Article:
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SCS Nationals 2011: Atlanta, GA - Dave Wetmore

 
SCS Nationals 2011: Atlanta, GA - Dave Wetmore
SCS Nationals 2011: Atlanta, GA - Dave Wetmore
SCS Nationals 2011: Atlanta, GA - Dave Wetmore
 
July 14, 2011 -  Dave Wetmore    
 

First and foremost, congratulations to all the competitors and coaches at Nationals this year. You rocked our socks off. Without you and everyone else involved in USA Climbing, we wouldn’t have a comp. Thank you for being super strong and climbing like professionals.

 

­Setting for the past seven days on the 2011 SCS National Crew has redefined my understanding of what it means to be a national level­ route setter: an exceptional climber devoid of an overwhelming ego that is able to quickly set creative, aesthetic, and functional routes while working effectively and efficiently with others. It’s about working hard. Listening. Removing your feelings and natural inclination to be possessive of your work. Being fast. Respectful. Eating shrimp and chocolate milk on the sidewalk outside of Kroger’s at 2:30am. Wrestling to the death in and outside of the pool. Not smashing the lull into any walls. Being a team player and having fun.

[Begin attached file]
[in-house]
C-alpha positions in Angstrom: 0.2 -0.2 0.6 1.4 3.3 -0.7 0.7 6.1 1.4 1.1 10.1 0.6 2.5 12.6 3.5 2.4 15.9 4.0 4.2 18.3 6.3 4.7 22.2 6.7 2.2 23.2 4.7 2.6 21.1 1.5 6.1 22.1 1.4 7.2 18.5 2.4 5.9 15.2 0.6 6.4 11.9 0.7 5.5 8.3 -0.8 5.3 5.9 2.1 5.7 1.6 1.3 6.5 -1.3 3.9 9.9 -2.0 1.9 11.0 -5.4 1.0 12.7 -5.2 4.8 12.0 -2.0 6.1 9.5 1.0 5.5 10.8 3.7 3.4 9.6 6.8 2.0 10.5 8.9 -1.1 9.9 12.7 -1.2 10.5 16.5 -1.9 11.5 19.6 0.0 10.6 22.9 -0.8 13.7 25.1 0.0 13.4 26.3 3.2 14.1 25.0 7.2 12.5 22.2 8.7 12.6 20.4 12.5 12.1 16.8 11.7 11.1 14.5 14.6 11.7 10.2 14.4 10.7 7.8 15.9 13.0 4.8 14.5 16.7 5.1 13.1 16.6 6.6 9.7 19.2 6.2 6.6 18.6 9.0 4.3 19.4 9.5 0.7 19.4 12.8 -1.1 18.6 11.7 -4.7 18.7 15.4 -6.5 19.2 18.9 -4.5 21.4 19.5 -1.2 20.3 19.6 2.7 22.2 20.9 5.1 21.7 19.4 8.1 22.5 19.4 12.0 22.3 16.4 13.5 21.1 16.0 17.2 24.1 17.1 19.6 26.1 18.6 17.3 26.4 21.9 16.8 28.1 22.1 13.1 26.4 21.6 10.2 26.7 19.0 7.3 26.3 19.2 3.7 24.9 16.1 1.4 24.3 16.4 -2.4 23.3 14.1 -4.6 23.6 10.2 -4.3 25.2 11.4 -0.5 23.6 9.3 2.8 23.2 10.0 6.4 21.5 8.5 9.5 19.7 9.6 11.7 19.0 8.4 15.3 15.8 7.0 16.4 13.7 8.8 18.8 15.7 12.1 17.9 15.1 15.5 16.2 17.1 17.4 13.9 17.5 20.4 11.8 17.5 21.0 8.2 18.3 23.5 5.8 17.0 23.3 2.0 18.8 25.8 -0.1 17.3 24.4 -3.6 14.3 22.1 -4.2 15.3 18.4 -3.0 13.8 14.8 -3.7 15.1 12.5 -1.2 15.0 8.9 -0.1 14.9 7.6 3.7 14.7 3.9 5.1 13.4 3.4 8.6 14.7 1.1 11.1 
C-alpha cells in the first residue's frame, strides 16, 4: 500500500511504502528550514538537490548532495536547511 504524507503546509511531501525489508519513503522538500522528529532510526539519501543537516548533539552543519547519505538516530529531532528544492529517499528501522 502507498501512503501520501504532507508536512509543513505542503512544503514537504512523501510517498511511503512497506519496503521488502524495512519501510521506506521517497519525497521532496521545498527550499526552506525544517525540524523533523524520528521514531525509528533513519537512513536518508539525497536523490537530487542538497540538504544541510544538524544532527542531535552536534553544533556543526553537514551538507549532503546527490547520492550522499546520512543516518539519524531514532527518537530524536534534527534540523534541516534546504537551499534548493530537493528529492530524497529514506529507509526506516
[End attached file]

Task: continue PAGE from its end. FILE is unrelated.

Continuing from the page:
Outside of these essential qualities, I learned that you should be able to comfortably work an average of 14 to 18-hour days for close to a week while battling the inevitable onset of fatigue-induced mental fog. It rolls in during the late hours of your the third day while swaying 60-feet off the deck in a 15,000 pound lull. Side note: Being in a lull for your first time high off the ground is creepy. I was looking for Kyle to give me confidence one night and his response was, “Yup, these booms just work on hydraulics; so they could let go and crash at any time. Just hold onto the cage if we go down.” Thanks pal.

Despite the apparent challenges of a heavy work load and all the stresses and anxieties that are naturally associated with route setting responsibility and personal accountability, I can say without a doubt that this event has been the most rewarding roped competition I’ve ever had the opportunity to set for so far. Thanks to Mike Helt and the rest of his crew, I’ve learned more in a week than I have in the past year about setting for youth rope climbing events.